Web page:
Aid climbing is a fairly simple game. Shamelessly hang on gear while engineering your way up cliffs that are too difficult for you to climb with your hands and feet. "Texas Flake" was going to stay with his young cohorts until their parents rescued them from the cruel desert, so after we stuffed ourselves with more food, Greg and I packed almost a hundred pounds of gear to learn some aid climbing skills on single pitch cliffs. Probably a little much on the gear but better safe than sorry - until you're carrying it on your back and then you feel it is the other way around. We had no clue where we were on Wall Street, so we stopped several times so I could wander along the cliffs and salivate at cracks that I know little about. This is both a challenge for me to find stuff he can aid and I want to climb. I want to climb everything, but that doesn't mean he should aid it.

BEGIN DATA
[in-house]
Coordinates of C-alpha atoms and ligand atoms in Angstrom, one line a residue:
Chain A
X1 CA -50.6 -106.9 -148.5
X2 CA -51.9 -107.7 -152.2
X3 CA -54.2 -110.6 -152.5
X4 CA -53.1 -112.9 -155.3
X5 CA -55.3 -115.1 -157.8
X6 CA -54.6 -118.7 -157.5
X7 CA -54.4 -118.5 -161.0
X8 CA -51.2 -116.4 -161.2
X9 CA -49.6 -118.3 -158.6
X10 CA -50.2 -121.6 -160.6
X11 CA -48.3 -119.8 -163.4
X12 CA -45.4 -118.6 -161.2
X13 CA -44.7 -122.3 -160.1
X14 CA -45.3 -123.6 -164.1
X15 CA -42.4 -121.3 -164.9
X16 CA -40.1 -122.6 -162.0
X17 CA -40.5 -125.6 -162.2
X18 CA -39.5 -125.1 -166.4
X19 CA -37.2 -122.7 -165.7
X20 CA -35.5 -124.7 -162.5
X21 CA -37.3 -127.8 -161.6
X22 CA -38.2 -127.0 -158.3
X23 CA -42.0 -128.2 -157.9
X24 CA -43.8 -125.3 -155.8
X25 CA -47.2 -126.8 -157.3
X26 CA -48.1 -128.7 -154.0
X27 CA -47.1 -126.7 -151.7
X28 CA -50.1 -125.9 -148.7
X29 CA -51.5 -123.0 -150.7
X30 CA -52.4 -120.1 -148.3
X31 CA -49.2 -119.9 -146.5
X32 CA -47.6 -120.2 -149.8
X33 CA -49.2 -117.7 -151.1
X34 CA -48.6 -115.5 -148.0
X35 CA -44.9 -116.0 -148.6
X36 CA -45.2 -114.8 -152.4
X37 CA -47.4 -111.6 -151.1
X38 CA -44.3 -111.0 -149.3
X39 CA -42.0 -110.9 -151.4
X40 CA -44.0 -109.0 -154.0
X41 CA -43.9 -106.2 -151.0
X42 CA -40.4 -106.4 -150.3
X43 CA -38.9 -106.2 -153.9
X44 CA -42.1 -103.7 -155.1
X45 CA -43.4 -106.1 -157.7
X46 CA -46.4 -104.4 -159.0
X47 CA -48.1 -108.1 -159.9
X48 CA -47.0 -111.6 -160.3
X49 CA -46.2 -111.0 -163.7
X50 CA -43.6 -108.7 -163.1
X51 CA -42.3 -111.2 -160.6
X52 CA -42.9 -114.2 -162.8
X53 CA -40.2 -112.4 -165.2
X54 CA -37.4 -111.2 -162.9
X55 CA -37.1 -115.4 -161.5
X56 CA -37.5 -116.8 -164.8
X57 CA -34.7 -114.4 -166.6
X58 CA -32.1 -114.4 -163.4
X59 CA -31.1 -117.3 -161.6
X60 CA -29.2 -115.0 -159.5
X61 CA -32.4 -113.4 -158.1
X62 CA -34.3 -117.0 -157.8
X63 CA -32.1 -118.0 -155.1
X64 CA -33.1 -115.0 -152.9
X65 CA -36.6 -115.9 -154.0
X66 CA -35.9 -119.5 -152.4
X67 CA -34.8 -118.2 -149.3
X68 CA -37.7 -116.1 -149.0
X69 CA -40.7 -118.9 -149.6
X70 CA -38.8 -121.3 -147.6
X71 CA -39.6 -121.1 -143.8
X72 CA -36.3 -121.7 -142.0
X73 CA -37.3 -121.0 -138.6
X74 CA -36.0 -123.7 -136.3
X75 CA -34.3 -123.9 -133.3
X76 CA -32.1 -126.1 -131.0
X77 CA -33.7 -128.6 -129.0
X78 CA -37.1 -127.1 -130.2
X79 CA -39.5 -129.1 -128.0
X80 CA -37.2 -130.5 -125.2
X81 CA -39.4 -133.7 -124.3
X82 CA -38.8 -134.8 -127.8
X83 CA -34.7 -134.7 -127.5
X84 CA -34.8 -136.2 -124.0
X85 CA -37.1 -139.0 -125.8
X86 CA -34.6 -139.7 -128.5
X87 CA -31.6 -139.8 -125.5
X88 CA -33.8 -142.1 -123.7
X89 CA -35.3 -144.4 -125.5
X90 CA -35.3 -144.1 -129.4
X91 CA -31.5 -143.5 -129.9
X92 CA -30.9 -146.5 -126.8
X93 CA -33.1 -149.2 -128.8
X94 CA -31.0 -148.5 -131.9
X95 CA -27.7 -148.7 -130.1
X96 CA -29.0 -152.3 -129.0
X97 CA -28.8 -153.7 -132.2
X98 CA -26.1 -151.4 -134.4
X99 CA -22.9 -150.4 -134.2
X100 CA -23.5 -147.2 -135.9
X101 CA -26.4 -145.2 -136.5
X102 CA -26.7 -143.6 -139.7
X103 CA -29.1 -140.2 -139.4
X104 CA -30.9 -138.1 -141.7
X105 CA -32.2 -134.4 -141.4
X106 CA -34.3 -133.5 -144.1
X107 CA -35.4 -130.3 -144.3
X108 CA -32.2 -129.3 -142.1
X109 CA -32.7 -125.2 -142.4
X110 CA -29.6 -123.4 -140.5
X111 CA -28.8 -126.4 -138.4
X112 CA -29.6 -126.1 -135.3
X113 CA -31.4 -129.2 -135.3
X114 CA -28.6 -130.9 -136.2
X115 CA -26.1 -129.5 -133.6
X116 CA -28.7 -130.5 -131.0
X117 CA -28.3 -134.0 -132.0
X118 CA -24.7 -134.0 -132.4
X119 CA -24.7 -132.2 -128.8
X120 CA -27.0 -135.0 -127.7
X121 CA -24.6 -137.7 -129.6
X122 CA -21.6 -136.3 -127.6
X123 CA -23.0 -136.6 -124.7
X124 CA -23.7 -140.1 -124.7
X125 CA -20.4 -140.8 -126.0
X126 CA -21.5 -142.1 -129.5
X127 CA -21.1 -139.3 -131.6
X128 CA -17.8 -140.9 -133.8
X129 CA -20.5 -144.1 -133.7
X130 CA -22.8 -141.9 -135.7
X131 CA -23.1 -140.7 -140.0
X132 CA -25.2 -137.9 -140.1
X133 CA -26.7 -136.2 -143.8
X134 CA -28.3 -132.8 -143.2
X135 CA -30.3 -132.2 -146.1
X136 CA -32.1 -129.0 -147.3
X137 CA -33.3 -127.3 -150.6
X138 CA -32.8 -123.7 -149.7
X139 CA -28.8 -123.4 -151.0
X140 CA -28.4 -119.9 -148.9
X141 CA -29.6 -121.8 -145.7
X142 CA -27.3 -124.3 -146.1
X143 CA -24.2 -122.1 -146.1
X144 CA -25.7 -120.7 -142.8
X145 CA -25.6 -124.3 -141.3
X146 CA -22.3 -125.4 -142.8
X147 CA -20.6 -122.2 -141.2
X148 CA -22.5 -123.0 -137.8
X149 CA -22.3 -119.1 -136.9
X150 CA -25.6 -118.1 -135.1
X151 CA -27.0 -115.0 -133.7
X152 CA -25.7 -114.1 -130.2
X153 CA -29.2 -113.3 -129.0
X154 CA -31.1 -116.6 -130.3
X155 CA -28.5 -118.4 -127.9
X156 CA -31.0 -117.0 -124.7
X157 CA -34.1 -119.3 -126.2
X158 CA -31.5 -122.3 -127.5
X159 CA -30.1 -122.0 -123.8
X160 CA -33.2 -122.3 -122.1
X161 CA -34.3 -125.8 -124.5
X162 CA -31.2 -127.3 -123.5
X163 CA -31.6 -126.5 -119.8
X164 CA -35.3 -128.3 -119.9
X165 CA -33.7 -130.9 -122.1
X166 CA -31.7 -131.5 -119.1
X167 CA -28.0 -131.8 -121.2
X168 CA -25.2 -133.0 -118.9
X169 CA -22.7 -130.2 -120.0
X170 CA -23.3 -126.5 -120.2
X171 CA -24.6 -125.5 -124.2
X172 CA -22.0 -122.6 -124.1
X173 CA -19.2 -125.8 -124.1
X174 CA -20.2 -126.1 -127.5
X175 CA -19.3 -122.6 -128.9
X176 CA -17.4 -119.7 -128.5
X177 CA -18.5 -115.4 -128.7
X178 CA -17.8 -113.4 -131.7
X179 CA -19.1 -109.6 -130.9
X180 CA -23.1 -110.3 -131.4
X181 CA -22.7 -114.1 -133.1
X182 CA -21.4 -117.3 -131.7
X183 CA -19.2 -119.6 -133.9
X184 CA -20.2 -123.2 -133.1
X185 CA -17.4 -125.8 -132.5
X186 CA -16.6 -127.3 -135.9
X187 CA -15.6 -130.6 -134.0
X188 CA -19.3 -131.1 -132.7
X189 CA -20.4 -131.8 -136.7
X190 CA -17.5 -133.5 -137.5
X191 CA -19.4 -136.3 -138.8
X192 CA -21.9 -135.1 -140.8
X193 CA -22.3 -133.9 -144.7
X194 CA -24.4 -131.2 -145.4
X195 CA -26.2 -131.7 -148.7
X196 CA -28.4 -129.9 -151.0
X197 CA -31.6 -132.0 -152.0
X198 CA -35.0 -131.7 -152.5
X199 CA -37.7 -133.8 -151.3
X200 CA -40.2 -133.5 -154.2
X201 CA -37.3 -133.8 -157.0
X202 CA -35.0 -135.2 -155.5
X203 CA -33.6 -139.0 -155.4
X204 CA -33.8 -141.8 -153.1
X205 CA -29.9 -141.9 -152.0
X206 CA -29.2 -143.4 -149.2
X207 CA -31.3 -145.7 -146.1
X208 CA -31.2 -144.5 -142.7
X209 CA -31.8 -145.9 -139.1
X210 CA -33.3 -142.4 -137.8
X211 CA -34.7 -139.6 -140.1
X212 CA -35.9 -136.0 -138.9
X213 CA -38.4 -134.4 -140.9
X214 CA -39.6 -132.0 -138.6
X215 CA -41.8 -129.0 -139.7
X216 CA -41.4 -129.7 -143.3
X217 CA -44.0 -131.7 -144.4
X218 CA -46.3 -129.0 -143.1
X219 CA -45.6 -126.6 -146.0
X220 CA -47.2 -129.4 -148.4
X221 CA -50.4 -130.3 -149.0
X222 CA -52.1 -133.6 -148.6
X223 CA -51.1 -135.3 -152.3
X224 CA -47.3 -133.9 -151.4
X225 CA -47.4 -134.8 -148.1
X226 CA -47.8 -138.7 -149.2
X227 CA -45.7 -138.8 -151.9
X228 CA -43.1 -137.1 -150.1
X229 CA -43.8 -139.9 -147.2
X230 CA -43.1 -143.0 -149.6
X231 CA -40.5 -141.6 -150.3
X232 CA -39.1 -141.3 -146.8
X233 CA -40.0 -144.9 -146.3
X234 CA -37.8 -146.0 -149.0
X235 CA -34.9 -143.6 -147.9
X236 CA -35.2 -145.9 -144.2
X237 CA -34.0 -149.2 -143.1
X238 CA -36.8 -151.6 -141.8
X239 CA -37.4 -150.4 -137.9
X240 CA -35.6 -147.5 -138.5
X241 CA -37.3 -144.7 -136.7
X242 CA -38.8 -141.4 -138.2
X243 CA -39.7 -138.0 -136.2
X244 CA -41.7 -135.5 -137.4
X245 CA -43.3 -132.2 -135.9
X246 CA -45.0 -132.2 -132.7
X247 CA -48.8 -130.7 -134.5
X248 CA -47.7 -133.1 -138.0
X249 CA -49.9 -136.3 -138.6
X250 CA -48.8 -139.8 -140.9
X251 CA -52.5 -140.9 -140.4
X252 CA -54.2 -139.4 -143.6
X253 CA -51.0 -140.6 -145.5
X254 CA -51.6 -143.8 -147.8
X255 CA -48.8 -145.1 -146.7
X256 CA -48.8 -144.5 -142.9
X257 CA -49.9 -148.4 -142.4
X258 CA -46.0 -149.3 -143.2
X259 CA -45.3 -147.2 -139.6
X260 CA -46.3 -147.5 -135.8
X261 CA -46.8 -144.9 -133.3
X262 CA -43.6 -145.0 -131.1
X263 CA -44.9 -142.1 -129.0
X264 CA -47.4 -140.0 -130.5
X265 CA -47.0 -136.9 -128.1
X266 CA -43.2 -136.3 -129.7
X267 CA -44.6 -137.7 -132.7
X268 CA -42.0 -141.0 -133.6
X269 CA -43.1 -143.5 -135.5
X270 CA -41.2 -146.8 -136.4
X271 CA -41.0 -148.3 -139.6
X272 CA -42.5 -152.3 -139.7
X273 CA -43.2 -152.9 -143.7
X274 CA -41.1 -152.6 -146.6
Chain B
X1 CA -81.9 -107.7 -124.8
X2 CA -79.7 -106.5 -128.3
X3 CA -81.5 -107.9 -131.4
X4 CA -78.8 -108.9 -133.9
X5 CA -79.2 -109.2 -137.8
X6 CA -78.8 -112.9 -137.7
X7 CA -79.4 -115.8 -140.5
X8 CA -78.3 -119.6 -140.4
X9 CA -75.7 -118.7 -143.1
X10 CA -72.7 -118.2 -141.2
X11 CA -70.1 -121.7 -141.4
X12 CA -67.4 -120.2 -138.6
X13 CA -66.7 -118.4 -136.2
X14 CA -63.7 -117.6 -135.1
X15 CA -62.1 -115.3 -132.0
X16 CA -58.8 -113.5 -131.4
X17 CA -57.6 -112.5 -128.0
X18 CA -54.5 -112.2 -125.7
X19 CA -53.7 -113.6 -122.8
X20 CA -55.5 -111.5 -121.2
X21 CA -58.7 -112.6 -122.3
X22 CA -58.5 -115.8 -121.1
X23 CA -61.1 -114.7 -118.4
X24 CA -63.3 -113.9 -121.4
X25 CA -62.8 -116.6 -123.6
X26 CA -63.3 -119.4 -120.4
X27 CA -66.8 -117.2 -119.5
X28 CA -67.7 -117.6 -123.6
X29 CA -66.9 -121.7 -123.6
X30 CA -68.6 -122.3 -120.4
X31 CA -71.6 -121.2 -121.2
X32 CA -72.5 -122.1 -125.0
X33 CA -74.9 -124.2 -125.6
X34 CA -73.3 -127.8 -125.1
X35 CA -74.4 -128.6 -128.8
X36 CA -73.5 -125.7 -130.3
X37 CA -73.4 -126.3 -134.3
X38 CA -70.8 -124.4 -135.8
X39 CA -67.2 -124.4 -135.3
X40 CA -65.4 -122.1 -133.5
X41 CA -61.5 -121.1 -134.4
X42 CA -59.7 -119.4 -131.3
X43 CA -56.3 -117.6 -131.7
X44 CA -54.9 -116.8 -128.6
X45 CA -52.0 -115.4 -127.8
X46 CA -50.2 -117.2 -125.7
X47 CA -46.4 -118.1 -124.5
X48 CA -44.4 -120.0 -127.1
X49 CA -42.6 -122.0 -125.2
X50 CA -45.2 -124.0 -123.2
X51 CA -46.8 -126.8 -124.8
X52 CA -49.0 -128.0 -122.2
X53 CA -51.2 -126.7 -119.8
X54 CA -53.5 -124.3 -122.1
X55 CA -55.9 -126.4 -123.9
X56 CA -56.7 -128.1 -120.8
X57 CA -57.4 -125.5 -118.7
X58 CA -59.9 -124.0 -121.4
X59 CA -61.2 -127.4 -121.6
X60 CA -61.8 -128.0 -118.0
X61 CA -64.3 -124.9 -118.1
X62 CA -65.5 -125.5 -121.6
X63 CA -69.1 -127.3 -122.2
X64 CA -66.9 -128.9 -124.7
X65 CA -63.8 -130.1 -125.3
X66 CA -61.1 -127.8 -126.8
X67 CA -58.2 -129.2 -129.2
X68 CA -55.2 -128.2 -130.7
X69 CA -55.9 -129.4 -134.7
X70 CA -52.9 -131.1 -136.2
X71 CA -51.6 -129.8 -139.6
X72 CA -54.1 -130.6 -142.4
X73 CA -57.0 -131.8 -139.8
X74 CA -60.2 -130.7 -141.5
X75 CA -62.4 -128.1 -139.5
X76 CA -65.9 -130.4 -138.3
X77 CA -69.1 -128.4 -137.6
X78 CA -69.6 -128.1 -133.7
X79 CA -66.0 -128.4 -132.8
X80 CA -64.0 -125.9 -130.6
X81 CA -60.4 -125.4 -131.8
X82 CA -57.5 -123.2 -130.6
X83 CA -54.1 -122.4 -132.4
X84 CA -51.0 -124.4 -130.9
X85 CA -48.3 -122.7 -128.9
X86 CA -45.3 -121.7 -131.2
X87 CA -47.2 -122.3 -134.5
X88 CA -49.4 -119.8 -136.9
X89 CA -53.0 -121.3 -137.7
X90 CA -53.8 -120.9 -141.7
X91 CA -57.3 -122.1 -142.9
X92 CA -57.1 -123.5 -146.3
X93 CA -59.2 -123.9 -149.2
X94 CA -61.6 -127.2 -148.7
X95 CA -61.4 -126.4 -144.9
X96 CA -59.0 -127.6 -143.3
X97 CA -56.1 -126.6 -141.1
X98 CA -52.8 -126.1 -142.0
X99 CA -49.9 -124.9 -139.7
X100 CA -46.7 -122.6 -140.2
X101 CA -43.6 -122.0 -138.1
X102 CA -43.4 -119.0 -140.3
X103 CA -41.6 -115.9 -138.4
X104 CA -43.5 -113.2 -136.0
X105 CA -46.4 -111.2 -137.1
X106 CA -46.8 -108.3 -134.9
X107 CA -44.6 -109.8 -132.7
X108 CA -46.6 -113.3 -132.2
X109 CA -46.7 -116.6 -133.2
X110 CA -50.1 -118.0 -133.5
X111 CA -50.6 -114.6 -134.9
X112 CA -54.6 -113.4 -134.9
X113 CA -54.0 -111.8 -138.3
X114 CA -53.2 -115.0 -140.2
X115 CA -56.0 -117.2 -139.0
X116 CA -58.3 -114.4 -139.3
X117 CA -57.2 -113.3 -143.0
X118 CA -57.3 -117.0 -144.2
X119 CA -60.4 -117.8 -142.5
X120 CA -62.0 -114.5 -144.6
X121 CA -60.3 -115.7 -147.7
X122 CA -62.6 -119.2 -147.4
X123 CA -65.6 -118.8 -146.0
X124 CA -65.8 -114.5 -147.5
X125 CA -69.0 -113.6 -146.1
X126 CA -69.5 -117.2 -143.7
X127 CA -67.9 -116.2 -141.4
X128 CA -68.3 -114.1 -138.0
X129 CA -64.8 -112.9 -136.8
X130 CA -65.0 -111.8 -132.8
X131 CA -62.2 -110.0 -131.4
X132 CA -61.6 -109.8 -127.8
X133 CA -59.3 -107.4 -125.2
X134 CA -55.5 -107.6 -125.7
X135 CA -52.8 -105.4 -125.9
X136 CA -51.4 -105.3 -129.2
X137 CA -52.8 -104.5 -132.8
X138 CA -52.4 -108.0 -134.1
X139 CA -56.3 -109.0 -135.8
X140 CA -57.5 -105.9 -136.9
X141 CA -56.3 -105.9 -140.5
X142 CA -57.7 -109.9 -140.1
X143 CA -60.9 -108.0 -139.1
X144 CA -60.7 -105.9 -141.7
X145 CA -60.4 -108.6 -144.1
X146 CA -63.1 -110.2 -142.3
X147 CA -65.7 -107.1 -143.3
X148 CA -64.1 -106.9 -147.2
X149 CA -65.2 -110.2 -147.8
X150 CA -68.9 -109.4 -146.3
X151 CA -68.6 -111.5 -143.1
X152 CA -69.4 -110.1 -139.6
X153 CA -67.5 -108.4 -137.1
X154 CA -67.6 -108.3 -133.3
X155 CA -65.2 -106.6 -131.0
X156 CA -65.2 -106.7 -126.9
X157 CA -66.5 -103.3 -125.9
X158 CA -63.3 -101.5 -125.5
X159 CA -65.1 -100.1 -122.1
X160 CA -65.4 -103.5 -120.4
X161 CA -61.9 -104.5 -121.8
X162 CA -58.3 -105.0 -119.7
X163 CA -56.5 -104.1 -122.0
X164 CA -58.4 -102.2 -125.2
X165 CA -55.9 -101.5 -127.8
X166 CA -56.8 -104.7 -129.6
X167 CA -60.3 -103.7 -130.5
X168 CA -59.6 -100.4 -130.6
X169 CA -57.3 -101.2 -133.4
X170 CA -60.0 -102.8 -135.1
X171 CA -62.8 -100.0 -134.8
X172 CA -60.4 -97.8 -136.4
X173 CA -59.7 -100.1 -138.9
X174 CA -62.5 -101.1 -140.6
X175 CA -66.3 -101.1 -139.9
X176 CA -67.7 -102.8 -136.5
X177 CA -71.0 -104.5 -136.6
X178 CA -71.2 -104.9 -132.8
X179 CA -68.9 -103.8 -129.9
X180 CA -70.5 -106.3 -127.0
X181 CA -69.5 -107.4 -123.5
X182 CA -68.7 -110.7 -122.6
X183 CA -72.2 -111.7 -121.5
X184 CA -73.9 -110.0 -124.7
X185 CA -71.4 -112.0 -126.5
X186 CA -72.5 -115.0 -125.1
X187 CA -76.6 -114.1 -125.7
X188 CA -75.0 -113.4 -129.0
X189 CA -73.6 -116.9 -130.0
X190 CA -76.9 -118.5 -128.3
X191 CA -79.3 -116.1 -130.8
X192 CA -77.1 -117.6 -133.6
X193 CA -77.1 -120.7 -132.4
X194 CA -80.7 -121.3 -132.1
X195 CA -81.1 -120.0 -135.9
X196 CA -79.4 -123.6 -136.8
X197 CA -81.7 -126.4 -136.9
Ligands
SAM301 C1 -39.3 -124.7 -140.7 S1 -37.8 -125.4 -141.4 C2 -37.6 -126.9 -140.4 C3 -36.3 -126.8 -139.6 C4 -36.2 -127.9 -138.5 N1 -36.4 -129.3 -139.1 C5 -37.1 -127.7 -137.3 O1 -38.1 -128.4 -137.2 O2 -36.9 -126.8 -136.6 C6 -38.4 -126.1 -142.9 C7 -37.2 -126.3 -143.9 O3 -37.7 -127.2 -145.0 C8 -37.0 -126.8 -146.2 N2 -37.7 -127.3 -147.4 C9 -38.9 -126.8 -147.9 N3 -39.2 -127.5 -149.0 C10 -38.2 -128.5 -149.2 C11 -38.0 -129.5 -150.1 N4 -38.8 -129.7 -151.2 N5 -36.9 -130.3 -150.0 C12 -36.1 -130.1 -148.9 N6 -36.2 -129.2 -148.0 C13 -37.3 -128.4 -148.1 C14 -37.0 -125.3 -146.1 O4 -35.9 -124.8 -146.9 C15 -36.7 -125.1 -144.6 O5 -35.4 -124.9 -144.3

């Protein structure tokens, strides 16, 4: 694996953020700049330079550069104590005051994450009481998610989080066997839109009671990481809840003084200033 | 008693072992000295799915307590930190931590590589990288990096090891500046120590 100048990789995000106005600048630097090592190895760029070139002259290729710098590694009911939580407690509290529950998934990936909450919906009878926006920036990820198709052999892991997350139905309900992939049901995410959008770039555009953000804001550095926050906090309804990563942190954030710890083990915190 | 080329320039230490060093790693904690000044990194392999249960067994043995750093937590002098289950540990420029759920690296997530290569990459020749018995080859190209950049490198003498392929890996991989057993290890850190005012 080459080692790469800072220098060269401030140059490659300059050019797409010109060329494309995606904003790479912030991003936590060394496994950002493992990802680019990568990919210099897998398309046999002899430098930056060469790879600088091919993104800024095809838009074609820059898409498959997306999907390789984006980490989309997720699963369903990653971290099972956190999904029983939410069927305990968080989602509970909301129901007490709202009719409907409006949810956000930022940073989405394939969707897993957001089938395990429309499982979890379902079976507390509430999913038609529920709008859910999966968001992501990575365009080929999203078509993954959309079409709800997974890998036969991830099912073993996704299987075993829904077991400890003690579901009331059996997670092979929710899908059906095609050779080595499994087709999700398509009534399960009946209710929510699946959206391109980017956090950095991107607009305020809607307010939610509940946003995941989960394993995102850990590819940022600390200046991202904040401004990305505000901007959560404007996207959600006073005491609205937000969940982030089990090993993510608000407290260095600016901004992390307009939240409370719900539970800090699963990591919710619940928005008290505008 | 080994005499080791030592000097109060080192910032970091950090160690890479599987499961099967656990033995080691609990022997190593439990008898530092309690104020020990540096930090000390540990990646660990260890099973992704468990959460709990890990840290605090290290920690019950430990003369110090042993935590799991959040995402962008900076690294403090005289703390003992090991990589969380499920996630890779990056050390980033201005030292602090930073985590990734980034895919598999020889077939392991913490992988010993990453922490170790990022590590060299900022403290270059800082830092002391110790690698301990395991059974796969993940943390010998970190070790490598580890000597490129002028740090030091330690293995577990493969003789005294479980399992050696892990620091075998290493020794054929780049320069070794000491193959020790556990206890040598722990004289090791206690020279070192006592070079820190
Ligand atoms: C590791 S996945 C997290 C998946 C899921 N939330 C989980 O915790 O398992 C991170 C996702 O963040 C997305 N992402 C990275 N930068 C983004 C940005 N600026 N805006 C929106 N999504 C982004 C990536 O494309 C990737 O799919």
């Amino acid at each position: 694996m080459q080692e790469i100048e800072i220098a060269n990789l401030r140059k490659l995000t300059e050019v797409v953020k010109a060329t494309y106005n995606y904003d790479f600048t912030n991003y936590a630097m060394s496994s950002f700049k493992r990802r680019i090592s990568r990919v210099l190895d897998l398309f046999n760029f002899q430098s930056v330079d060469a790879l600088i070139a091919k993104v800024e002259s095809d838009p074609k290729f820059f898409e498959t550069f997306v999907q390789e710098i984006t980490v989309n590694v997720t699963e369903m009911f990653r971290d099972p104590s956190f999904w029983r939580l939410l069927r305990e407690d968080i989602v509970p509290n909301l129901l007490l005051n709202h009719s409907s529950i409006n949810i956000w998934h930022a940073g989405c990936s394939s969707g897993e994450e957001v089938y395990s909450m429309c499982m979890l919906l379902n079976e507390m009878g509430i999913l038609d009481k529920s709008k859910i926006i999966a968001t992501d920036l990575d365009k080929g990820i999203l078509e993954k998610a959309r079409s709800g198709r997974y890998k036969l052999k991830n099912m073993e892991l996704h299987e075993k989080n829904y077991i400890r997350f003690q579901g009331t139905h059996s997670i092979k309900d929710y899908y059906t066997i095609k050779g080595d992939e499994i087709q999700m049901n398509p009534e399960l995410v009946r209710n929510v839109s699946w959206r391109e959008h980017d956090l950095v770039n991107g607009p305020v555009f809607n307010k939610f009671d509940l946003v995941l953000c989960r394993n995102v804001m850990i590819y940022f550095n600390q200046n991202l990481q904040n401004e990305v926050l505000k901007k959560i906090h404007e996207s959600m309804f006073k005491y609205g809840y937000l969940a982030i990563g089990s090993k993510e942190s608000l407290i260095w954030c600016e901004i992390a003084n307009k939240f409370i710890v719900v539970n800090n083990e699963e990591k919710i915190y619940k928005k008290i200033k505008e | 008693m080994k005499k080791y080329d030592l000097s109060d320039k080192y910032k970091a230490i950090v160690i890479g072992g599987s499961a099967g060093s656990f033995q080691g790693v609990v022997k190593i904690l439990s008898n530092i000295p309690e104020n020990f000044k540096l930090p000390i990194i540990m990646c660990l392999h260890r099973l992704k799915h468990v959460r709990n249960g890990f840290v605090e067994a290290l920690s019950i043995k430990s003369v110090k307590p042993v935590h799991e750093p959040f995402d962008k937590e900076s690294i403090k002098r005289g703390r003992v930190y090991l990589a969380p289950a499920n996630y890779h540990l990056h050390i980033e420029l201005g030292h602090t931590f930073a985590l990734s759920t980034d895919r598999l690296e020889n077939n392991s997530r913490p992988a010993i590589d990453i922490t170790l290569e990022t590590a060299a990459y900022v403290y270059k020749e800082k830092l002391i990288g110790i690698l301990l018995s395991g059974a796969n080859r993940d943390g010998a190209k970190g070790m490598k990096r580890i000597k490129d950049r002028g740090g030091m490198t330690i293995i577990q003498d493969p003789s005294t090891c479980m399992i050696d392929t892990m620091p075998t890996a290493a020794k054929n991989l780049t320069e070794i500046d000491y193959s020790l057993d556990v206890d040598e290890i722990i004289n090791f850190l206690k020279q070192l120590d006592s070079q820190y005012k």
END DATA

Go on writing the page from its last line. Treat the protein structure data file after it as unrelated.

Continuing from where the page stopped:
Eventually we found ourselves at the second School Room area where I identify "Grama and The Green Suede Shoes" (<-- Click for guidebook info), a nice 5.7 to warm up on. After squirming my way up without carrying adequately large gear, I made it to the end of the difficulties. I looked around and, after a while of searching, I realized the only thing to anchor on was a boulder sitting on a ledge. I pushed on it and, being reasonably satisfied, I fixed the line and rapped it to teach Greg how to jug a fixed line on my single tied off boulder. Not ideal but who's counting?